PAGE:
It's November and that means it's time for NaNoWriMo!
That's National Novel Writing Month, in case you were wondering. Writers spend the entire month working toward the goal of completing a 50,000 word novel. It's not an easy task. There is no time to think. No time to rewrite. You just write and write and write some more. Editing comes later.
I love it. I love the challenge. I love that there is no time for second-guessing. It's like the free writing exercises we used to do in high school. Stream of consciousness.
Sometimes it works. Sometimes it doesn't.
I have officially "won" NaNoWriMo only once. It was the first time I tried it. I think it was 2011. It was a novel called "Fat Ass" - terrible title, I know.
At the time, I was working on losing weight and training for a marathon. I was dealing with a lot of past issues, mainly to do with eating disorders. I wanted to write about it. Writing is how I deal with most of my problems, though sometimes they come out as something completely different. (I love it when that happens.)
I started a few days late because I didn't know about it until the first week of November. A friend mentioned it, and after a quick Google search, I was in. I worked really hard on it. I wrote until my hands cramped. It was not a good novel, but I finished it.
Then it was time to revise, and I couldn't bring myself to look at it. I had been so obsessed with writing it that I focused on little else for the entire month. I was sick of the story and put it away.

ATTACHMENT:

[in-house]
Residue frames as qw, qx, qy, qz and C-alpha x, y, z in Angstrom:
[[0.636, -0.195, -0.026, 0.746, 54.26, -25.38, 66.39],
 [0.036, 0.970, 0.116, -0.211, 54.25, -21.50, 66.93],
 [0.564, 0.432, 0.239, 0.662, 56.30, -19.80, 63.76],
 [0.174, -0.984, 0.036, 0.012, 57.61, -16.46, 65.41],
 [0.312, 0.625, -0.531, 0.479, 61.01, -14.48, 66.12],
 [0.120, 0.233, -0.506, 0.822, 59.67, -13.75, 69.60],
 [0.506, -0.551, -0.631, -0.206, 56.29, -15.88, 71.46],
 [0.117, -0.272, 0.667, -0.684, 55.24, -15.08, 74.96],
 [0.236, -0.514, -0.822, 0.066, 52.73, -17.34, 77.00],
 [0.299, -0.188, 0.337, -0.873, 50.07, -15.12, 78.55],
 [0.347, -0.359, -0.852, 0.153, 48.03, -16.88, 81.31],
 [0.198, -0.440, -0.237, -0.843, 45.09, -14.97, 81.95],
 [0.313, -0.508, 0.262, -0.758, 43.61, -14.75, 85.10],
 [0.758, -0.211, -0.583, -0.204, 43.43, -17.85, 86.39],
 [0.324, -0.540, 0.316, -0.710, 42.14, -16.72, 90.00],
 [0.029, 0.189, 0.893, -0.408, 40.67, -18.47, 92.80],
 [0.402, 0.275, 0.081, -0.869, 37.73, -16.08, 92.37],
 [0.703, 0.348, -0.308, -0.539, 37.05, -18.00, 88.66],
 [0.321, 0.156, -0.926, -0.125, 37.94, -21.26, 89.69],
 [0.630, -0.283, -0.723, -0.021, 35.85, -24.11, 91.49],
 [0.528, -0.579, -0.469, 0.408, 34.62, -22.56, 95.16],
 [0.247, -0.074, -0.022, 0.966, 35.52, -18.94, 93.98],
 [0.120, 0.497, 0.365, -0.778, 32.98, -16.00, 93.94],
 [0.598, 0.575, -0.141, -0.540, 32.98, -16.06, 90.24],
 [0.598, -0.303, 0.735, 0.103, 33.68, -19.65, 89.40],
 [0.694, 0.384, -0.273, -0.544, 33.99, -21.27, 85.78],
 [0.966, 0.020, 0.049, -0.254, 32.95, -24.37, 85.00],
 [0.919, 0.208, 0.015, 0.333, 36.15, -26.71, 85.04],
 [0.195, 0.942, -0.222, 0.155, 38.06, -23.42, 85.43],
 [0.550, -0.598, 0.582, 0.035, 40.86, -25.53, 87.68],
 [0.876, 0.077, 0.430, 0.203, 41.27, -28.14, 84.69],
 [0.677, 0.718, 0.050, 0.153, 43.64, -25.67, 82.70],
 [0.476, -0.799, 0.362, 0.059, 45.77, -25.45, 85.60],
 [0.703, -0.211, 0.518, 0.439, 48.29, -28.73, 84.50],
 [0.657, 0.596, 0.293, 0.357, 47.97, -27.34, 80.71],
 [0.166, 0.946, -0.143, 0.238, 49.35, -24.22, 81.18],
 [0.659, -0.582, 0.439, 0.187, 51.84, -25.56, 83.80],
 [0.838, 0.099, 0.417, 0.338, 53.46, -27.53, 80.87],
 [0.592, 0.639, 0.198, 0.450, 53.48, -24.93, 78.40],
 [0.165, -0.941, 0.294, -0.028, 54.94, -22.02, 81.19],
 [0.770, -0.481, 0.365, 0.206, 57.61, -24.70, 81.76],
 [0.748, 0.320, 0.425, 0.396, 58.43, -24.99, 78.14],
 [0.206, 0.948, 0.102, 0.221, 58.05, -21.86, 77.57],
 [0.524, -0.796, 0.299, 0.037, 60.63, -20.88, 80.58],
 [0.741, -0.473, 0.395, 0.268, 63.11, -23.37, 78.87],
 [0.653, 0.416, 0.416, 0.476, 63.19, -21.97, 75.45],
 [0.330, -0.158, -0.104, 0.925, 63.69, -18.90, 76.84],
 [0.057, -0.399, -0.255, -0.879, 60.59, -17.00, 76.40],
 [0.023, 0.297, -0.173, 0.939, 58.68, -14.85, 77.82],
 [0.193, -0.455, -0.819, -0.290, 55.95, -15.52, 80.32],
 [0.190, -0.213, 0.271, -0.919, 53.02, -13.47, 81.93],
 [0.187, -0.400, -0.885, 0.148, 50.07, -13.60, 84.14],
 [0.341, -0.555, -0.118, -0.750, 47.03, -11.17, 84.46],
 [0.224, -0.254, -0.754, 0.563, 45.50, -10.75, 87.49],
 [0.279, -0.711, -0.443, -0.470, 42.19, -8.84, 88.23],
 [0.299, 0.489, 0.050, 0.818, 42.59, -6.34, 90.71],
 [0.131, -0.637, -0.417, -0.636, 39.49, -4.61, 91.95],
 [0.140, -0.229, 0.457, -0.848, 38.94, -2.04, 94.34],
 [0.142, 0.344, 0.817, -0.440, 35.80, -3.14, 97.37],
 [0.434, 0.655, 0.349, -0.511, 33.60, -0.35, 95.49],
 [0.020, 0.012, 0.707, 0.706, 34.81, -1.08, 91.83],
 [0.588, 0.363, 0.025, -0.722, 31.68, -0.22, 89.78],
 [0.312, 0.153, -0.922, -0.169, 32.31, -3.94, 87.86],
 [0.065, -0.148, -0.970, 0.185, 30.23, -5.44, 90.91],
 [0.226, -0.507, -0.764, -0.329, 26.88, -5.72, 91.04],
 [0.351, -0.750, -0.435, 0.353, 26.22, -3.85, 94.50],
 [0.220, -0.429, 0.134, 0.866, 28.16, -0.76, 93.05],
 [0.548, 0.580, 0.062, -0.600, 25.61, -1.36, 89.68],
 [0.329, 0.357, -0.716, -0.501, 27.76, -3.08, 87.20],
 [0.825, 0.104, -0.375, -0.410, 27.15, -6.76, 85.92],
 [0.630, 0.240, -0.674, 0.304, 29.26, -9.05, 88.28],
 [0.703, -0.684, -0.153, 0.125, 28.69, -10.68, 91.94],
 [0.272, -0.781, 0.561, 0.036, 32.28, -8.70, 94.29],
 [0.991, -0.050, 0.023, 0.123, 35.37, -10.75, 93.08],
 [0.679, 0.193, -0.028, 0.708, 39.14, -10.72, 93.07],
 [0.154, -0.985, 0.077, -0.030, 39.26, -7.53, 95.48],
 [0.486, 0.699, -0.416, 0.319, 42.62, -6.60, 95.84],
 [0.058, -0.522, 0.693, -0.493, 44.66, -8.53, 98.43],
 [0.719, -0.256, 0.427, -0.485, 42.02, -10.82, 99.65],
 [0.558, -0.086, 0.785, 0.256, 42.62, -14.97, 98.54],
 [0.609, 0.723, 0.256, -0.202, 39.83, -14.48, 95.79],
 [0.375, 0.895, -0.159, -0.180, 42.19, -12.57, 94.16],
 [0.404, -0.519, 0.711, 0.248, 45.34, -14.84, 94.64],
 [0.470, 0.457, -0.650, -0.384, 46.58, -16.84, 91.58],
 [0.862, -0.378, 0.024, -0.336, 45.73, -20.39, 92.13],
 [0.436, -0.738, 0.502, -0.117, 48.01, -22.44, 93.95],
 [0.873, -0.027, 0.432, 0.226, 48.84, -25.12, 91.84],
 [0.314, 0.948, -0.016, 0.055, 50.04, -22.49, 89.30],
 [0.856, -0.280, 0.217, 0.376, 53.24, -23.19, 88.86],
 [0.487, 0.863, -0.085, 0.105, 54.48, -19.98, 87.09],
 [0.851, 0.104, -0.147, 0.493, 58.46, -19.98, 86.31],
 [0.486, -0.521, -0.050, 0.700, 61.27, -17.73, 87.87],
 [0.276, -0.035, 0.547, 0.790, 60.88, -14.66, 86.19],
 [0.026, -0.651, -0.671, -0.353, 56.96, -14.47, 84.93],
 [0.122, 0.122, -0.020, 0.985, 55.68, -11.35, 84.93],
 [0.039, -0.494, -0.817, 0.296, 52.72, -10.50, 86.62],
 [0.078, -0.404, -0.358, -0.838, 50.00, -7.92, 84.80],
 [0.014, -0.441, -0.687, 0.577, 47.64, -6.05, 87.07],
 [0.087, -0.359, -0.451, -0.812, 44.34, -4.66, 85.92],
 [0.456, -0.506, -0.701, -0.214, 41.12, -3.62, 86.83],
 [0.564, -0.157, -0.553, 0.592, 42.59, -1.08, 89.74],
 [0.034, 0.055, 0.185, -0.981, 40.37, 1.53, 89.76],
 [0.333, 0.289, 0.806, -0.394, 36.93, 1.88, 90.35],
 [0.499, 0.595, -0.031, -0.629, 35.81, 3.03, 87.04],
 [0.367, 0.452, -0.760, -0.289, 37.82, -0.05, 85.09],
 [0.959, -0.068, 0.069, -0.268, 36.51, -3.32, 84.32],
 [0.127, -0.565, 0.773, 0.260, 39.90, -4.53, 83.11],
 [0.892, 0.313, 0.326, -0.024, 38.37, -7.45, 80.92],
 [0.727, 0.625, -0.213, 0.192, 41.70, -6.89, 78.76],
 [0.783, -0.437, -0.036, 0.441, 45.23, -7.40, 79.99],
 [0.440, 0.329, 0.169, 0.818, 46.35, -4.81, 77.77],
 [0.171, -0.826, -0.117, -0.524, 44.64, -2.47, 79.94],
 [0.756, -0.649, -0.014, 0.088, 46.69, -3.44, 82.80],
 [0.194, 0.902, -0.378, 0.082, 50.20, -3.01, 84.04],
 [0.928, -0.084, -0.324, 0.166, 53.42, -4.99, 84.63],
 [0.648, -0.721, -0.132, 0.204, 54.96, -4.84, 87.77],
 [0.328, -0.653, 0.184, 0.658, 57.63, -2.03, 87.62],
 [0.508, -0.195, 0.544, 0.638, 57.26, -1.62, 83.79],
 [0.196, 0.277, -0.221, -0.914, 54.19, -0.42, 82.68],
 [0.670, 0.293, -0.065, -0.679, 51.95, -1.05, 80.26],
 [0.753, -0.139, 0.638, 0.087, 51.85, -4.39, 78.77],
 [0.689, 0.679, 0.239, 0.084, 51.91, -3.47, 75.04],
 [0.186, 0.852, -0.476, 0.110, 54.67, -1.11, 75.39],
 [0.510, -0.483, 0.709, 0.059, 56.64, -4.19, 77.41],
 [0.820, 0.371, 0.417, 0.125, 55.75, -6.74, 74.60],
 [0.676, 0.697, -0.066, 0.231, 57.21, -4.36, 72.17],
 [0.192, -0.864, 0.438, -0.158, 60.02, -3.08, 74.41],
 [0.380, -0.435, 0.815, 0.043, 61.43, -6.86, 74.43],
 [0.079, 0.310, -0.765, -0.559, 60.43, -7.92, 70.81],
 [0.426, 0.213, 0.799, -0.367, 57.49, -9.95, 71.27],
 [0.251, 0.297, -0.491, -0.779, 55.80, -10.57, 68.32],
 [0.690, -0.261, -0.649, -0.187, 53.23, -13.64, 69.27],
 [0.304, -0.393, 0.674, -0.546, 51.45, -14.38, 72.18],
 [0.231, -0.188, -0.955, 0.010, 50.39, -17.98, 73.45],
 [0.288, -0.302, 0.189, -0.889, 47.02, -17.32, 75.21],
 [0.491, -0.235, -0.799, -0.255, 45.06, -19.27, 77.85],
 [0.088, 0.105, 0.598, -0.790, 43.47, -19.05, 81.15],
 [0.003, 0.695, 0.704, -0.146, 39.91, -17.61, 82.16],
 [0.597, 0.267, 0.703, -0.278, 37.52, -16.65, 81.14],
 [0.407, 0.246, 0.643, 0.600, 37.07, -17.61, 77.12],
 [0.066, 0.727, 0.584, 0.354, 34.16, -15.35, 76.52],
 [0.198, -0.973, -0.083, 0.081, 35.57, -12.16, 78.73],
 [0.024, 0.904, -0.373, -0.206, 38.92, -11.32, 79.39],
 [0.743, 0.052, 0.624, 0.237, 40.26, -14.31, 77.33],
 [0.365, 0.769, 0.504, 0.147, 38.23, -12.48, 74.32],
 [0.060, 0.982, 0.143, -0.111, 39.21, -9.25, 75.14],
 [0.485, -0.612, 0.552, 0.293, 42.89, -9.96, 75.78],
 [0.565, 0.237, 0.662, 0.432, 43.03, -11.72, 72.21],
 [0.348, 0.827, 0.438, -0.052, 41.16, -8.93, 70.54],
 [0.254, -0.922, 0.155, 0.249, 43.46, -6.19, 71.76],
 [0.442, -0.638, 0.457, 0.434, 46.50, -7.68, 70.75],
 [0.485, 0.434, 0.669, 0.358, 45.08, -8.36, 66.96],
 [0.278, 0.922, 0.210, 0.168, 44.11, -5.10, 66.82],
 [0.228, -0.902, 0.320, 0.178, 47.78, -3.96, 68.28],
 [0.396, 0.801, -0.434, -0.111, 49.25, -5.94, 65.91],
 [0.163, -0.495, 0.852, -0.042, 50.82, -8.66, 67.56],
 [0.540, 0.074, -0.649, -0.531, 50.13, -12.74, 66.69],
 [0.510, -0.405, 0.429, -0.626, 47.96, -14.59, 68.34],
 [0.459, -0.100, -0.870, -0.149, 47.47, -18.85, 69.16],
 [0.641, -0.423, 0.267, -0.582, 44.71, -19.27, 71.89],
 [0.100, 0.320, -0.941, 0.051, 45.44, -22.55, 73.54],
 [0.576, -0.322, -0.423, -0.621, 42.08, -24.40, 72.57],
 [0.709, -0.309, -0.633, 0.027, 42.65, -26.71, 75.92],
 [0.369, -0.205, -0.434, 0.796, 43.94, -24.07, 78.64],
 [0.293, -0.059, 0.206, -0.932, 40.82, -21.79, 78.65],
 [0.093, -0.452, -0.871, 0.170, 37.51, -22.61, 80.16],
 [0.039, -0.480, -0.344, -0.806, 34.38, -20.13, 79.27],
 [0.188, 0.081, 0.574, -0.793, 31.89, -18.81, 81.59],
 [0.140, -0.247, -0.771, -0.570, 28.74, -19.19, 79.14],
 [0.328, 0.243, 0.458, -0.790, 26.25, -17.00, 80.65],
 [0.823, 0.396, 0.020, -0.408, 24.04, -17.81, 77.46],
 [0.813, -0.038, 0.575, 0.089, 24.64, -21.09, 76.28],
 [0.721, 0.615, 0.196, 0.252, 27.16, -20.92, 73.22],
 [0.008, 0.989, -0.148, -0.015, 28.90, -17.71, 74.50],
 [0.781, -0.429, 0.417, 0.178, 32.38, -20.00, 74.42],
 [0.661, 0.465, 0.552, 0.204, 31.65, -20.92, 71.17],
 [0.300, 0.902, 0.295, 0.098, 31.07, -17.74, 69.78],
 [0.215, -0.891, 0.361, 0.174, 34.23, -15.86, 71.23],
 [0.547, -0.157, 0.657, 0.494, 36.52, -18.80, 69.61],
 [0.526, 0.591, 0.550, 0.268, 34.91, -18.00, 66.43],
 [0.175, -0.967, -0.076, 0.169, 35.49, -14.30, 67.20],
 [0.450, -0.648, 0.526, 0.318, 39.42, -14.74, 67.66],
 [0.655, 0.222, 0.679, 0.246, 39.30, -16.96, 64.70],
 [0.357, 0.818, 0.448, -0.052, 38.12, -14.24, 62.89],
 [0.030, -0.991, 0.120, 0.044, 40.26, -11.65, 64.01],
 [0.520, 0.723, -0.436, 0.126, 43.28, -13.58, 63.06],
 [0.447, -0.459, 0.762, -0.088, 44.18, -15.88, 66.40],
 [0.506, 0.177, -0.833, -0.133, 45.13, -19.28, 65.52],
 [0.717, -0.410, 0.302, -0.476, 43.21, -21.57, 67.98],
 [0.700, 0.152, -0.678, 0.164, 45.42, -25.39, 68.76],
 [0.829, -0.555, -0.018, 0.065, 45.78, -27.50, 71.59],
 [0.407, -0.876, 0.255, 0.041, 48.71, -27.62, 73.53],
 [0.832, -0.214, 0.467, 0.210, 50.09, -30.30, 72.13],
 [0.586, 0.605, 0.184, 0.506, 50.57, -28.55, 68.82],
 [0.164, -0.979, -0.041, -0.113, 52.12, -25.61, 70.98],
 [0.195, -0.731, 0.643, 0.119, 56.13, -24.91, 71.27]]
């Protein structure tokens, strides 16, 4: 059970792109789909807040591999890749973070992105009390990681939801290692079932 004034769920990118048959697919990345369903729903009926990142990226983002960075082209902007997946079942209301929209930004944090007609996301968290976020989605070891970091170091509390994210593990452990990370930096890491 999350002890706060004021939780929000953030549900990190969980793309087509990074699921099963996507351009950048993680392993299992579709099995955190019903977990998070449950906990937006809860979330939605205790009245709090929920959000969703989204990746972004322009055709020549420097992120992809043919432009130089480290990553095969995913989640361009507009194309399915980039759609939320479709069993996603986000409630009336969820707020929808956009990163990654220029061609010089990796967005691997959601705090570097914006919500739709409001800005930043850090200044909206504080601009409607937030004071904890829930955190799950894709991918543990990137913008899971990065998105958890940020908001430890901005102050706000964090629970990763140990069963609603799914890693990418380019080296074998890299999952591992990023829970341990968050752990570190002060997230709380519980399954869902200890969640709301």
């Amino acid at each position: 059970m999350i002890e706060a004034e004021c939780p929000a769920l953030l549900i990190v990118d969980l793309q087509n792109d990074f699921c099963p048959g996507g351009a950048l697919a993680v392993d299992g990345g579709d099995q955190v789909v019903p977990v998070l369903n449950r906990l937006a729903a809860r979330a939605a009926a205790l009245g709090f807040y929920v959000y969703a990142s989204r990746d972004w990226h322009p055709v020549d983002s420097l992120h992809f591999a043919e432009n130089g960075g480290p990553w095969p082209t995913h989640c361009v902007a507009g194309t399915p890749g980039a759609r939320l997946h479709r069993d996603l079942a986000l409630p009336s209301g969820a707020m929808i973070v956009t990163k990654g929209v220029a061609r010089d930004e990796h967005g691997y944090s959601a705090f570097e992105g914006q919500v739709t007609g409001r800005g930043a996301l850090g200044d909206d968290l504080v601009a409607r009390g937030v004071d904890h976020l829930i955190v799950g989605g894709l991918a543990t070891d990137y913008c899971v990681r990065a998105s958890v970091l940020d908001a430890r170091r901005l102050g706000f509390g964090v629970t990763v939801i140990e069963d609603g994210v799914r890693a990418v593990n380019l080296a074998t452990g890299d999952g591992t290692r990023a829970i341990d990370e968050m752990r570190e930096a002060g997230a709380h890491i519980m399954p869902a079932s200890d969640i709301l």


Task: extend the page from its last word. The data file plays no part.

Fast forward about six months (I'm guessing here). I applied for a grant through the Flynn Center for the Arts to create an original musical (or the beginnings of one). I got the grant and was granted use of space at the Flynn to work with actors and musicians to create a script. I gathered some old friends and some soon to be friends, and we started working. SuperGym was born.
It was based on the idea from Fat Ass, but I completely started over and reworked the plot. I changed the characters and the setting. Only a glimmer of that first terrible novel remained. The creation process was one of the best things I have done. We ended up with a mixture of scenes, songs, and videos. It was funny and sarcastic and one of the few pieces of work I have created that I was truly, deeply proud of. We had a work-in-progress showing and Q&A for a small audience, and it was pretty well received. It was the first time my words made an audience laugh, and it was thrilling.
Unfortunately, work on SuperGym got derailed by life. I tried to go back to it a few times, but it never went anywhere. It happens.
I wrote a lot of other stuff. Plays, books, blogs. I improved my writing skills. (Working on this all the time) Still, the SuperGym idea stayed with me. It was always in the back of my mind. Random thoughts would arise, and I would jot them down and promptly lose them. But, it didn't matter. Somewhere in my brain, the pieces were coming together. I started to consider turning it into a novel (again).